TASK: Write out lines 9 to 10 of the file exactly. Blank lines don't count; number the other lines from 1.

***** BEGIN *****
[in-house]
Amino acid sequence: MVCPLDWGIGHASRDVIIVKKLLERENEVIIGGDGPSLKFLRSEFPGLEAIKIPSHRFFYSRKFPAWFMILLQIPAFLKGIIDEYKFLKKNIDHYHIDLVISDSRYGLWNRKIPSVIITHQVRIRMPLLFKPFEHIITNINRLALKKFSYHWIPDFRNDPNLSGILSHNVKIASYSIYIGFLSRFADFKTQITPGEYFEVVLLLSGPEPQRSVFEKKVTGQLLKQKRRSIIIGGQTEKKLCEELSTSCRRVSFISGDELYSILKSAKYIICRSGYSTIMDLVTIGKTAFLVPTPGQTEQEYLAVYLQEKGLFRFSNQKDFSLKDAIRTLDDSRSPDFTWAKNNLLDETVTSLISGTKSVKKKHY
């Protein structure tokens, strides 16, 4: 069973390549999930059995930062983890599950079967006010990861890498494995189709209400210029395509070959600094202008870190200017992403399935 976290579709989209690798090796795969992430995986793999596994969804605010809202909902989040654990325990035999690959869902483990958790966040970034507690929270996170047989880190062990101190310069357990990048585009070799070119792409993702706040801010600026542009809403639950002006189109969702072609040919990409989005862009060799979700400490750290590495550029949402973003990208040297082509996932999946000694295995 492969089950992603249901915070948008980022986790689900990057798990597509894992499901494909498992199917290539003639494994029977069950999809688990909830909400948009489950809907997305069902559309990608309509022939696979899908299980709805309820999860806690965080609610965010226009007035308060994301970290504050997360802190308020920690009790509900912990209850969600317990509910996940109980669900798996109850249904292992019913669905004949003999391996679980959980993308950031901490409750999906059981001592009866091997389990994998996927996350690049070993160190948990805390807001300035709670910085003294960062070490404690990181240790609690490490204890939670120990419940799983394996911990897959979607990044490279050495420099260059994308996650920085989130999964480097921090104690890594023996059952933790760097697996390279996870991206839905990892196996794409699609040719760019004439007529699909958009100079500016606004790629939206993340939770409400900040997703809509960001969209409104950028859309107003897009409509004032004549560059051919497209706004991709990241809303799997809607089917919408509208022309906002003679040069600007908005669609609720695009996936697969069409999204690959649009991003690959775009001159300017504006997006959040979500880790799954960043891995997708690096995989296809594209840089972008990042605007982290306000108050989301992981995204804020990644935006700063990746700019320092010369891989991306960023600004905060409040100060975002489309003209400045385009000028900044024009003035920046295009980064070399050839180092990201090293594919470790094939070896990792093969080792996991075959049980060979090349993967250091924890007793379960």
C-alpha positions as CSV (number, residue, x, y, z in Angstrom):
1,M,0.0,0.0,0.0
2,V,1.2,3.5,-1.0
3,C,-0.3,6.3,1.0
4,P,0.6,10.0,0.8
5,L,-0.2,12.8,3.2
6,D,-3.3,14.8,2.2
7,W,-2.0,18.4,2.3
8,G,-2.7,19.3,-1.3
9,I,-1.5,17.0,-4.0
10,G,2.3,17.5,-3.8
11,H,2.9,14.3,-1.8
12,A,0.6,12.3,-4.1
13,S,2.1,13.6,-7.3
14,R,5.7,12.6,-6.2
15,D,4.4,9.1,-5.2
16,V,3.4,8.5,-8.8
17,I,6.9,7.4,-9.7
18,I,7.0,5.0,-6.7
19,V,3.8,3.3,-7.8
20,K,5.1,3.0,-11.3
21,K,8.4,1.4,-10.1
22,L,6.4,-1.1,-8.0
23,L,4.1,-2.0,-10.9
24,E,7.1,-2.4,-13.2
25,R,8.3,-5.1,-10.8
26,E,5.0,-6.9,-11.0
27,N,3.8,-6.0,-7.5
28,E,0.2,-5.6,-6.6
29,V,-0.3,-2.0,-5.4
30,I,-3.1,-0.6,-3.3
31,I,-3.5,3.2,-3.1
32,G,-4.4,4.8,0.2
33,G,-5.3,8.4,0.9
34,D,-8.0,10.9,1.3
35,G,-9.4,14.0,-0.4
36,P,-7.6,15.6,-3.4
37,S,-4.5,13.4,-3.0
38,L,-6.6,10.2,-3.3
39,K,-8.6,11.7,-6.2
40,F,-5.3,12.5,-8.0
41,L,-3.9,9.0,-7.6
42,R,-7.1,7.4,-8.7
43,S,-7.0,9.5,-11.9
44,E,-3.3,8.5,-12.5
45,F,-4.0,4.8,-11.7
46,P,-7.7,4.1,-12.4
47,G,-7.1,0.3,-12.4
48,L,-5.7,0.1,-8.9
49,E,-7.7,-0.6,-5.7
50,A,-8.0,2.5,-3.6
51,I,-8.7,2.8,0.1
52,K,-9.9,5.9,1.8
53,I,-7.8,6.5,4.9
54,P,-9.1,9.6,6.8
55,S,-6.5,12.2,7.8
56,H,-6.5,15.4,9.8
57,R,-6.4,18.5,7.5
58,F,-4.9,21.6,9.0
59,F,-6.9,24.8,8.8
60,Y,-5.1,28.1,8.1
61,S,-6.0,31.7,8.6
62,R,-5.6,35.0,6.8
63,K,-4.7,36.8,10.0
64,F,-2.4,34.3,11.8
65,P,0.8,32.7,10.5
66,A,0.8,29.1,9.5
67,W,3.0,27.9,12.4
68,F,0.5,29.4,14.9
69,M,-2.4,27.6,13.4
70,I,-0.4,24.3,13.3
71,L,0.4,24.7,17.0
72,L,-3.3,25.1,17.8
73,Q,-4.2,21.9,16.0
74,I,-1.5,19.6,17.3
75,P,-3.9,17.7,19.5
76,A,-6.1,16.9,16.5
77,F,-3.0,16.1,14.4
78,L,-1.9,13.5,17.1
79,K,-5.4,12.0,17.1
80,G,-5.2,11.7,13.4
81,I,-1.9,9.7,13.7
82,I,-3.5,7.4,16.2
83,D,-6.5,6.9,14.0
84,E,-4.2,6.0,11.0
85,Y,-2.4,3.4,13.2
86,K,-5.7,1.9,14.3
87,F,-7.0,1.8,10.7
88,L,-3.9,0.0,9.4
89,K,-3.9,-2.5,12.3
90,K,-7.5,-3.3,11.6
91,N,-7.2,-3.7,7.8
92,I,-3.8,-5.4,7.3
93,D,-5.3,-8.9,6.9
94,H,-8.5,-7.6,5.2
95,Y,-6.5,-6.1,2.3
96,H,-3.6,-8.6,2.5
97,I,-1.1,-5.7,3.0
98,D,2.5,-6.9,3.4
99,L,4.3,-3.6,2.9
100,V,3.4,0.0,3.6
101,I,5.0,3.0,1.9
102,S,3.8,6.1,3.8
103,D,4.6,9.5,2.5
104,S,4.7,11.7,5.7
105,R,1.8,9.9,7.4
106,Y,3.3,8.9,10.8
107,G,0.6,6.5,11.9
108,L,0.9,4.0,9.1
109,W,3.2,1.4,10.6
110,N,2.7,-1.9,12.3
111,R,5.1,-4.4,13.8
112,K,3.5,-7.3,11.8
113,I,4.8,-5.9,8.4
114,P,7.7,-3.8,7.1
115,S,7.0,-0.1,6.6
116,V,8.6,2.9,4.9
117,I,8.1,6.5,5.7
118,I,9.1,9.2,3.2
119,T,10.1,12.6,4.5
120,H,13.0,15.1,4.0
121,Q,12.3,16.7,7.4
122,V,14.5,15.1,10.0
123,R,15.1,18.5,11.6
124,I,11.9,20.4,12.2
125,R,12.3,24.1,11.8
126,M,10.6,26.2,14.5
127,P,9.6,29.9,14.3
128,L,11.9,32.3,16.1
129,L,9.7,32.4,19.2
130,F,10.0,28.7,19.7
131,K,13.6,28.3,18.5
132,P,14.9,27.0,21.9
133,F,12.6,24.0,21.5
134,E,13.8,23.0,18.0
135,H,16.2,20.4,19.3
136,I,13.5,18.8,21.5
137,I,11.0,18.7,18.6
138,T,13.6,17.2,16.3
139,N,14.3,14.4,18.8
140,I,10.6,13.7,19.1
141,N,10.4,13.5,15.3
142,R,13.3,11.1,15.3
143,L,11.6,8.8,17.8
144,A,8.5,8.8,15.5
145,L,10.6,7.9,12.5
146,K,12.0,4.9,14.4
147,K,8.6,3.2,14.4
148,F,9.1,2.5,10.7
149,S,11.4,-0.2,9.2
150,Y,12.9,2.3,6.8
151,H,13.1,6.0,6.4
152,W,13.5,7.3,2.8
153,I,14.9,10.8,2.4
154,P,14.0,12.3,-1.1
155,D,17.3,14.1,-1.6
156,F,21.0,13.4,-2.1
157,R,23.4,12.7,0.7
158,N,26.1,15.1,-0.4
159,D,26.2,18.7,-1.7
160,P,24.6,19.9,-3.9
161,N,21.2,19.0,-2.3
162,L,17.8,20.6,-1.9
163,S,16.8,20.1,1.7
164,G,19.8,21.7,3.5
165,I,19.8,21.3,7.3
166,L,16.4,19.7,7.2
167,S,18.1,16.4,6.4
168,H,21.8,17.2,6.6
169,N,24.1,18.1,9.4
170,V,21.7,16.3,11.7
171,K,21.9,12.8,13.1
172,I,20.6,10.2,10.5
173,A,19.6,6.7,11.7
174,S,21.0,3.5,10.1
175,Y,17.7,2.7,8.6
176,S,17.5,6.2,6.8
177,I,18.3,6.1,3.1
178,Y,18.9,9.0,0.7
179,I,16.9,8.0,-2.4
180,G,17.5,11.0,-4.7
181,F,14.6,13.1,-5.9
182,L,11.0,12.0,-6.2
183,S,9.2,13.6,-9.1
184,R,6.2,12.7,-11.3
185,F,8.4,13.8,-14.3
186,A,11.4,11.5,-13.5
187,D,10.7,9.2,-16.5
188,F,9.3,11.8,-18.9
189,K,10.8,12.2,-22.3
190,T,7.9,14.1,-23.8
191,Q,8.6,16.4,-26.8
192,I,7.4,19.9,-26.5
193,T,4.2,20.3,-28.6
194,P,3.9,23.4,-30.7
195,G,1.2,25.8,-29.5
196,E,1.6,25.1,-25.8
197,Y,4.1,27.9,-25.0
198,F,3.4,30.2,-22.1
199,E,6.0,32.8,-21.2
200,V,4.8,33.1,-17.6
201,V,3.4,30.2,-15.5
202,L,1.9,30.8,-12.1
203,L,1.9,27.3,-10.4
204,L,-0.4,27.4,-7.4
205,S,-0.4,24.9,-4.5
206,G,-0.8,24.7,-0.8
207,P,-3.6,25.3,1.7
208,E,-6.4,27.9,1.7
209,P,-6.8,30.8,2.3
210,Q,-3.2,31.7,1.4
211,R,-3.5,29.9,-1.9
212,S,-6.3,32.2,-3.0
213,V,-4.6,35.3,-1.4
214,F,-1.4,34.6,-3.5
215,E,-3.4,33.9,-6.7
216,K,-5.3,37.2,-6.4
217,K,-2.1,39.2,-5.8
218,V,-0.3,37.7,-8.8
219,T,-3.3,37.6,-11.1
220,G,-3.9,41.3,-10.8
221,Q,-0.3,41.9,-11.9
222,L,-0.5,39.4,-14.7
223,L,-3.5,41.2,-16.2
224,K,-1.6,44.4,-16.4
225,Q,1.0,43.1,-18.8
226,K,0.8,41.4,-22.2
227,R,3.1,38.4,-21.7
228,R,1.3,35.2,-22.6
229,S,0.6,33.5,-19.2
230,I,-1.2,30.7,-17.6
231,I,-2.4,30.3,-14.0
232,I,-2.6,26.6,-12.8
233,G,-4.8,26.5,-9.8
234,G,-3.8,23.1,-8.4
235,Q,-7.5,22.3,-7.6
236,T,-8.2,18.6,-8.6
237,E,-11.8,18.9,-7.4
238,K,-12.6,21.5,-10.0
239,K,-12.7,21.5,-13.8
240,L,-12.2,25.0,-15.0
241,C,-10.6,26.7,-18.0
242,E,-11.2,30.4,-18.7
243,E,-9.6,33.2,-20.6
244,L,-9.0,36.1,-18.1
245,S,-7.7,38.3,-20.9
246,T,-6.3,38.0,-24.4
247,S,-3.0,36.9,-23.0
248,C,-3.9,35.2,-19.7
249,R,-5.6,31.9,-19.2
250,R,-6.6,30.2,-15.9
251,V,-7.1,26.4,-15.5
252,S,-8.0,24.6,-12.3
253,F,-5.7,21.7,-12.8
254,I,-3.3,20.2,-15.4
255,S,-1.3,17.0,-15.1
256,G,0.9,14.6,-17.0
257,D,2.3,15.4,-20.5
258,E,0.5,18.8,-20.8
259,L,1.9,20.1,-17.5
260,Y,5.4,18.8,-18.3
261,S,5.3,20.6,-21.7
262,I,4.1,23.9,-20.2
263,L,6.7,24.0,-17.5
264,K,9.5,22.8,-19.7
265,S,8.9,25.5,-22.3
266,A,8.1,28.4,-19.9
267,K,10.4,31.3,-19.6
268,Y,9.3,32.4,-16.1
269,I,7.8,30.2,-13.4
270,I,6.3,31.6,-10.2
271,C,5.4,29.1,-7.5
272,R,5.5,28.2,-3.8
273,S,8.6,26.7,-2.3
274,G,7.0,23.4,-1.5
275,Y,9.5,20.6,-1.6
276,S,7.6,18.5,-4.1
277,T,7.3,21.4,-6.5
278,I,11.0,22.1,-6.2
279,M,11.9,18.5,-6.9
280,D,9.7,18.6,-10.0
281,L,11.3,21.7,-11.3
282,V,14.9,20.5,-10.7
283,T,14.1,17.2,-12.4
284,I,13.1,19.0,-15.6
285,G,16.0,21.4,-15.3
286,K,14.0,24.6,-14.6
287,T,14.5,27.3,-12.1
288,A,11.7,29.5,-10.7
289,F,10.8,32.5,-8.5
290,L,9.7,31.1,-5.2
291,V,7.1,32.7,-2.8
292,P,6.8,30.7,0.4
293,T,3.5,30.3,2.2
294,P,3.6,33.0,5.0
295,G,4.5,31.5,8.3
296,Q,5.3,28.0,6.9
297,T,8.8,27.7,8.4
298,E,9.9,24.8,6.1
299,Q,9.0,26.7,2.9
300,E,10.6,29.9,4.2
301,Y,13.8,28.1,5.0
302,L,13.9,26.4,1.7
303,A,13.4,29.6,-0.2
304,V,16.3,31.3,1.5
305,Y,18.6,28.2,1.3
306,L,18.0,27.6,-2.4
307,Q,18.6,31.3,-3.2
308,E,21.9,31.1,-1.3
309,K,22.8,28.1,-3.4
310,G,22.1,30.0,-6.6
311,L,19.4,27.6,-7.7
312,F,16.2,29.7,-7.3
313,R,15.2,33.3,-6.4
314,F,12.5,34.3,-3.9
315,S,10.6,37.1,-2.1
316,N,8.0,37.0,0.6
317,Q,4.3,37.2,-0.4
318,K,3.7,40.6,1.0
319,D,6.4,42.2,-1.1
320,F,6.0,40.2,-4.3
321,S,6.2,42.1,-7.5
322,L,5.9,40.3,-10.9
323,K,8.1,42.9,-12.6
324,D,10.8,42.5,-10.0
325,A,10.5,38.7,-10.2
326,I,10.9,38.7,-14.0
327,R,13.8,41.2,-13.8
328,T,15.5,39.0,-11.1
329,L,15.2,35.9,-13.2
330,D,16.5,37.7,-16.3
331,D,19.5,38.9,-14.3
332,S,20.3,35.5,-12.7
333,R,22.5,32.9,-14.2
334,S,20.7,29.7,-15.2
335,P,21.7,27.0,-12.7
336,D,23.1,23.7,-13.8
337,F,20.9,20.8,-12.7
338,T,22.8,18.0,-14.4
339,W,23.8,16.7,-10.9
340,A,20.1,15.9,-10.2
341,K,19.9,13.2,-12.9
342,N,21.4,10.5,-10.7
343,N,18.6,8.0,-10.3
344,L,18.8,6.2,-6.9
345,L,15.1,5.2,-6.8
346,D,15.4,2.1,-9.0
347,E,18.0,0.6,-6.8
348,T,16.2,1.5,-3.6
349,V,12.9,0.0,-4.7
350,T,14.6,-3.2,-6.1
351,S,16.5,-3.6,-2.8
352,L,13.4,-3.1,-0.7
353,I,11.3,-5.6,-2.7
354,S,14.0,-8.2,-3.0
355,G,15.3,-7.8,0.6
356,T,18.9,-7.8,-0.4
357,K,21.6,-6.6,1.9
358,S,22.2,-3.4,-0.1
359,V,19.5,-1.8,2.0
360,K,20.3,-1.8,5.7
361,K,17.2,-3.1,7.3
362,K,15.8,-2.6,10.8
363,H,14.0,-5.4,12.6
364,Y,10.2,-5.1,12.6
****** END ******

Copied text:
5,L,-0.2,12.8,3.2
6,D,-3.3,14.8,2.2